In Korea, Buddha's birthday is celebrated on the 8th day of the 4th lunar month. This year, it fell on May 21st. (Yes, I know that's over a month ago. This is catch-up blogging from the great blogging void of April and May 2010. ) Buddhism was introduced to Korea in 372 AD, and was the dominate religion on the peninsula until the rise of the Joseon Dynasty in 1392. Despite persecution during the early Joseon period, Buddhism remains one of the major religions in Korea today. (According to a survey by the South Korean National Statistical Office, 22.8% of Koreans are Buddhist, 29.2% are some form of Christian and 46.4% of Koreans are atheist which, as someone who comes from a country where religion is such a pervasive part of the culture, is something I have trouble wrapping my head around.)
Lotus lanterns lining the path up to Gwanchoksa Temple in Nonsan, South Korea in early April. They made a colorful addition to an otherwise gloomy and winter shrouded woods.
In Korea, 석가탄신일, literally the day of Buddha's birthday, is celebrated by lighting lotus lanterns. There is a Buddhist proverb that says, "Please attain Buddhism in your next lifetime by lighting a lantern in this life," and the entire peninsula is decorated with lanterns in the month leading up to the holiday. I visited Gwanchoksa Temple in early April and there were already lanterns lining the path up to the temple. By early May, I was walking home from school under strings of lotus lanterns hanging between the street lamps and electric poles. Then, on Buddha's Birthday, the lanterns are lit during an evening ceremony.
I watched the lighting ceremony at Jogyesa Temple in Seoul, the chief temple of the Jogye Order in Korean Buddhism. I met up with some friends outside of Jogyesa at 5:30, an hour and a half before the ceremony was suppose to start, and were given plastic bags for our shoes before shuffling into the temple. It's a small temple, with three golden Buddha statues sitting in the lotus position and a ceiling absolutely covered in red lotus lanterns. The decorations and painting were very similar to every other Korean temple I've visited. I'm always unsure how to behave in temples. To the people praying around me, the temple was a place of worship and this was a holy day, but all I was doing was sight-seeing and enjoying the scene. I never know the protocol on taking pictures - at least when sight-seeing at churches or cathedrals, it's my own religion that I'm disrespecting - but the temple was full of Koreans taking photos on their cell phones, so I pulled out my camera and no one rushed in to reprimand me. We stood in front of the Buddhas for a bit, and then left the temple. The temple is built on top of a stone platform a couple of feet high, and the stairs off the platform were flanked by stone ramps. Someone at the temple had attached a metal slide to one of the ramps, and a group of children were entertaining themselves by sliding down and shrieking with joy. I tried to stealthily take pictures of the cute, but taking pictures of other peoples' children is even trickier than figuring out if you're allowed to take pictures inside a temple.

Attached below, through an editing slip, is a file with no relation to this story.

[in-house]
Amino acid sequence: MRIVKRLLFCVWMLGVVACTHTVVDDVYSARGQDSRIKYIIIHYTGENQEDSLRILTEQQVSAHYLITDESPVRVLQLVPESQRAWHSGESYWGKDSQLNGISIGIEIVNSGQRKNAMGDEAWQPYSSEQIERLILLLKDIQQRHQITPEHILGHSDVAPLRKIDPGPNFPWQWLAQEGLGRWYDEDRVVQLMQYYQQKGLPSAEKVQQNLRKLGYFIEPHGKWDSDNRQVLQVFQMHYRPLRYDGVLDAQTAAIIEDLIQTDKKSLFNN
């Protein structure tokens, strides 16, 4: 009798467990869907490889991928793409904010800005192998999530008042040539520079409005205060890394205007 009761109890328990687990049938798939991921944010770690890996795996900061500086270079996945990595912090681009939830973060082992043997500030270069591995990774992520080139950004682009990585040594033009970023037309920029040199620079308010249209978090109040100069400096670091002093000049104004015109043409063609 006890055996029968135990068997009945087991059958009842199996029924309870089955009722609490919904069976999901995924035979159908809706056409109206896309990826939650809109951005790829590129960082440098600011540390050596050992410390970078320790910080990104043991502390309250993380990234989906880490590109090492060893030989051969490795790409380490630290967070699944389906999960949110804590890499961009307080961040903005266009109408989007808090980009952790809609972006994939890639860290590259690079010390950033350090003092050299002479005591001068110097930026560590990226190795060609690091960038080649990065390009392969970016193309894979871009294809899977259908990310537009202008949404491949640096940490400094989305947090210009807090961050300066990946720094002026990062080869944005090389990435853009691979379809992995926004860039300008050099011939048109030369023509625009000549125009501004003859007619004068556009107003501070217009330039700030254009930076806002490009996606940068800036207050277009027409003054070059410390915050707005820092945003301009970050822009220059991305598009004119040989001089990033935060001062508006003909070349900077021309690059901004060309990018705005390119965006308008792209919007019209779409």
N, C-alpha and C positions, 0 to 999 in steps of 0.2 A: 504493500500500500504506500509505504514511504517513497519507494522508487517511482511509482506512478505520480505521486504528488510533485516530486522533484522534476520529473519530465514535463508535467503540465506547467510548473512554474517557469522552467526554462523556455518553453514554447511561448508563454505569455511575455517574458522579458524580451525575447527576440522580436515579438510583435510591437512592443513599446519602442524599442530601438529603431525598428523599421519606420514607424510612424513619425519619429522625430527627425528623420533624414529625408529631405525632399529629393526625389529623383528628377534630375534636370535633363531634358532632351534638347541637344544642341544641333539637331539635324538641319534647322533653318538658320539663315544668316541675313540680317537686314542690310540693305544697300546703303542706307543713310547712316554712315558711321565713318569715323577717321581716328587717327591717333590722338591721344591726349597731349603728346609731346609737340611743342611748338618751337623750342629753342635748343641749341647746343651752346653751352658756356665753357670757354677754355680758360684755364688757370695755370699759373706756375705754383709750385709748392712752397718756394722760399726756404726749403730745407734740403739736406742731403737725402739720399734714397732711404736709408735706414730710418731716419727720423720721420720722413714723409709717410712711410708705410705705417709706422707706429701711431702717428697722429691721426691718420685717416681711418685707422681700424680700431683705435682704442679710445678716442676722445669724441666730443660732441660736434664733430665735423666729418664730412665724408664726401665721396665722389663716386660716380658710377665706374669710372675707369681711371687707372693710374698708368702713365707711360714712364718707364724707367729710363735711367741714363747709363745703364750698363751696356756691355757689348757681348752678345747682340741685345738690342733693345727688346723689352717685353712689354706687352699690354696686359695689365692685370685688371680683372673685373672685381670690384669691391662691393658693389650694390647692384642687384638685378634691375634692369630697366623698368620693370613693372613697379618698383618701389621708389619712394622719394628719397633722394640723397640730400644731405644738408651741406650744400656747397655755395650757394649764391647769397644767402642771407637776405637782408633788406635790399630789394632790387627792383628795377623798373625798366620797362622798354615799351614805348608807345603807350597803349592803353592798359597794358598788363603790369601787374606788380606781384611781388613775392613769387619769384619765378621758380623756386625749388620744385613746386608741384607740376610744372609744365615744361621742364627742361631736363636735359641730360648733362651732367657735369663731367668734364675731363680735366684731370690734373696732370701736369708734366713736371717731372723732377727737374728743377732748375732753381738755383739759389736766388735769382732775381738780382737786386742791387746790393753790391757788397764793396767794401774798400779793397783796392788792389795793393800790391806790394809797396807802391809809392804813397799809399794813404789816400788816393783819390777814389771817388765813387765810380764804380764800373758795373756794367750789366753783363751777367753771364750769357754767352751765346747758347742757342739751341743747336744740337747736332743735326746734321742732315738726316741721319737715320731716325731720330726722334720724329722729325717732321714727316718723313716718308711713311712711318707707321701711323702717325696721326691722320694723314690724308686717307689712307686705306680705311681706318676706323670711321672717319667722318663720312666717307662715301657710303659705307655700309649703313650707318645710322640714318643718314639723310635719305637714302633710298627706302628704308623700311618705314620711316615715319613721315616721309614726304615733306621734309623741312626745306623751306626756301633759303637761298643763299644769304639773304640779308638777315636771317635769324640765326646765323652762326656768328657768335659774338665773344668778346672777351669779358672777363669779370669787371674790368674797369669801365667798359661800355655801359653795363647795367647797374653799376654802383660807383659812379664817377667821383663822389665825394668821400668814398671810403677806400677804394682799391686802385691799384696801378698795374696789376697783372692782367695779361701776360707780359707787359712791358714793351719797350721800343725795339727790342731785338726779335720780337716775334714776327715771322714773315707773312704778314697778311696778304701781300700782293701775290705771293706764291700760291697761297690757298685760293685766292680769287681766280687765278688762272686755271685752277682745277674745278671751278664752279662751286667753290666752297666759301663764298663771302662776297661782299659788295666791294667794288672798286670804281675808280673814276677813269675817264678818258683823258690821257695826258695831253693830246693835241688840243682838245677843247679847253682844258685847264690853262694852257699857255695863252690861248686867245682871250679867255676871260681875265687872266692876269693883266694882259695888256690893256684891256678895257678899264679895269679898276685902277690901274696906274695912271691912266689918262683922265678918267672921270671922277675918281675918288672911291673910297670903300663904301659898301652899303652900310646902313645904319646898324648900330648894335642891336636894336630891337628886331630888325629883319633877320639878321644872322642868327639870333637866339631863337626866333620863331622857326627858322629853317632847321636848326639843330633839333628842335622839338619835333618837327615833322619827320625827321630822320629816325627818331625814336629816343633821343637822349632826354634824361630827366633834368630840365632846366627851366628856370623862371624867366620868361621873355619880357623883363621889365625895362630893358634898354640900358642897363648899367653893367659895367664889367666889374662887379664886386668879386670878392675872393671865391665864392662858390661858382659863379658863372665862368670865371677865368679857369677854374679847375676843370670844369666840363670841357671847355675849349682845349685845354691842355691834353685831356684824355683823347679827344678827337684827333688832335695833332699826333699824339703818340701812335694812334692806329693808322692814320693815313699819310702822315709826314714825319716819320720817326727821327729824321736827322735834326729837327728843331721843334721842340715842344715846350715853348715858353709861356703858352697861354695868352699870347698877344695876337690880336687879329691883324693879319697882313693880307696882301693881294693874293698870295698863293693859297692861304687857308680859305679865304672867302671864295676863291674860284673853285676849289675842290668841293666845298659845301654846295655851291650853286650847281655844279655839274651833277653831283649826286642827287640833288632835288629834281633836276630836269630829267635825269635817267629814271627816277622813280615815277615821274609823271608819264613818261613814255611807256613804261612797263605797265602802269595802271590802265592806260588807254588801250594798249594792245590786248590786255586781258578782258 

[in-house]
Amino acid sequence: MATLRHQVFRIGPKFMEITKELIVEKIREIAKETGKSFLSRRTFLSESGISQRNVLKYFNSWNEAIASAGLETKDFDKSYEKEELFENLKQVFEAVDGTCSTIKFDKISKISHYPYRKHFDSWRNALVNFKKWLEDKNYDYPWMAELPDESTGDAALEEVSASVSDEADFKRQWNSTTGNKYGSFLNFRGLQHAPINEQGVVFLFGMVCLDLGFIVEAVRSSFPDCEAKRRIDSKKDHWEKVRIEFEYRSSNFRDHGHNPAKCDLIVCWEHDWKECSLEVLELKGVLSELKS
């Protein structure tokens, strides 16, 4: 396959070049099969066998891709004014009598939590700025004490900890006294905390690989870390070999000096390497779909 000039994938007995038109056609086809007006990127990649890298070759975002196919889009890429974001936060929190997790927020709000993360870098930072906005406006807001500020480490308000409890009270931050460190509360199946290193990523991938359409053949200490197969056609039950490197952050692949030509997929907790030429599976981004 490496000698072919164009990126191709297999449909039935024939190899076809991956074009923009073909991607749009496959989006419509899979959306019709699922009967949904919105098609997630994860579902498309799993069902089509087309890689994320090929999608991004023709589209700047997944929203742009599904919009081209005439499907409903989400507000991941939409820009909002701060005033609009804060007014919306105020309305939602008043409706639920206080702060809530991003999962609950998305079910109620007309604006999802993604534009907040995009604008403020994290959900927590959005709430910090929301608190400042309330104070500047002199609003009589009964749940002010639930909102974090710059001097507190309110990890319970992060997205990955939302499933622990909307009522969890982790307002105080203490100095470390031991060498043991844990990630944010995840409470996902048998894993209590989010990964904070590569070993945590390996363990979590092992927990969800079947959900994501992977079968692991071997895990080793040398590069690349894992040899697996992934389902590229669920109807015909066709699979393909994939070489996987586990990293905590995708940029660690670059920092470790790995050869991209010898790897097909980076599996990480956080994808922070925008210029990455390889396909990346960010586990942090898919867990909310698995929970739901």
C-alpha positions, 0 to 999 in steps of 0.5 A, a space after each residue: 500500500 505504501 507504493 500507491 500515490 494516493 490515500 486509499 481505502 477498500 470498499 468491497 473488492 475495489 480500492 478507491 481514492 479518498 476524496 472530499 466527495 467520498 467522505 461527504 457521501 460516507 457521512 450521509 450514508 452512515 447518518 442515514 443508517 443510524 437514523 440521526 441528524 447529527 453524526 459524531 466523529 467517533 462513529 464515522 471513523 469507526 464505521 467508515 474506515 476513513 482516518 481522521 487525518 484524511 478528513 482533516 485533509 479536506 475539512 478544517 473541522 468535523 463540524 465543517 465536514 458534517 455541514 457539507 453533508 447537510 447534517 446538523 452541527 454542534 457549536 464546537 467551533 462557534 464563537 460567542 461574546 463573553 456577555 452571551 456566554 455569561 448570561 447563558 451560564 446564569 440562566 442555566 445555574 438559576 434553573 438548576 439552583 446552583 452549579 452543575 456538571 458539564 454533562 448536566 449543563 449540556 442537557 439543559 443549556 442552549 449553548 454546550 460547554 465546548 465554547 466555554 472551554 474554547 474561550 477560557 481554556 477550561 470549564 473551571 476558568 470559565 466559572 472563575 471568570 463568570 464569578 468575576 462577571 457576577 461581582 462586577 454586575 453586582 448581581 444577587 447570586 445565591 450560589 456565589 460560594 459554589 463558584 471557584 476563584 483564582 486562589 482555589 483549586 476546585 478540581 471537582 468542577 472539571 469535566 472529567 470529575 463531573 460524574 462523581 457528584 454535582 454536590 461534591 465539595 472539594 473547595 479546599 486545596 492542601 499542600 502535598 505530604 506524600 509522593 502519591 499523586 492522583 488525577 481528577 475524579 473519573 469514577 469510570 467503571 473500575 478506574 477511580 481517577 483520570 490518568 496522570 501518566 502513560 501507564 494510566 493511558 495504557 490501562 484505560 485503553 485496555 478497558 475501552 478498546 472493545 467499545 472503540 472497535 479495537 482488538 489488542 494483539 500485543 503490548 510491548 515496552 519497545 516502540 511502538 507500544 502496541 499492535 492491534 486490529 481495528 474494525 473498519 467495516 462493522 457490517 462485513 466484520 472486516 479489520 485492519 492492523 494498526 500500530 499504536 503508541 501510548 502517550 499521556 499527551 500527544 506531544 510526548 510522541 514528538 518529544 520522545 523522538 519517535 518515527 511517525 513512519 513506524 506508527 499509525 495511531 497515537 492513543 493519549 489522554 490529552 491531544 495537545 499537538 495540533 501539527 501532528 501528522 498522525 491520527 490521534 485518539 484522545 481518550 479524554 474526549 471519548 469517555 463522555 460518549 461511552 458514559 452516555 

In front of temple is a large open courtyard which was covered with a canopy of lanterns. Even though we showed up early, the courtyard was packed with people. We eventually found a free spot amongst some bushes, and we sat down to wait. Marie, Omega and I are all knitters, so we pulled out knitting to entertain ourselves. This immediately made us a spectacle to the Koreans surrounding us, and one man started taking photos of the crazy 외국인, but considering I had just attempted to take pictures of young Korean children playing, I don't feel like I have the right to be annoyed. The ceremony itself started at seven and lasted for about forty five minutes. It mostly involved chanting and droning and throat-singing, all in Korean. It was dull, since I couldn't understand what was being said and I don't know enough about Buddhism to understand the significance of the ceremony. I did catch the occasional word in the mantra - teacher! student! fifty seven! - but other than that, I feel into a bit of a trance. My favorite part was at the very beginning, when the acolytes (or as I called them Tiny Baby Monklets!) scampered across the stage to take their place kneeling behind the monks.
The ceremony ended around 7:45 and we had a fifteen minute wait until it was dark enough for the lantern lighting ceremony. Everyone stood up and chanted the four elements. (I only understood water and fire, but I assume the other two words were wind and earth.) The first few rows of lanterns were lit. We chanted the elements again and the second tier of lanterns were lit. We chanted a third time and the rest of the lanterns were lit. It only took twenty or thirty seconds, but it was absolutely amazing. Standing in the dark, watching the lanterns light up overhead, being surrounded by a huge crowd of devout people and actually being able to participate in someway, even if it was only four words, was extremely cool and it's something I'll remember for a long time. I'm so glad I went!
My favorite part of this picture is the bottom right corner, where you can see people taking pictures with their camera phones. It's such a very very typical Korean response and it makes me grin.
Full set of pictures are here.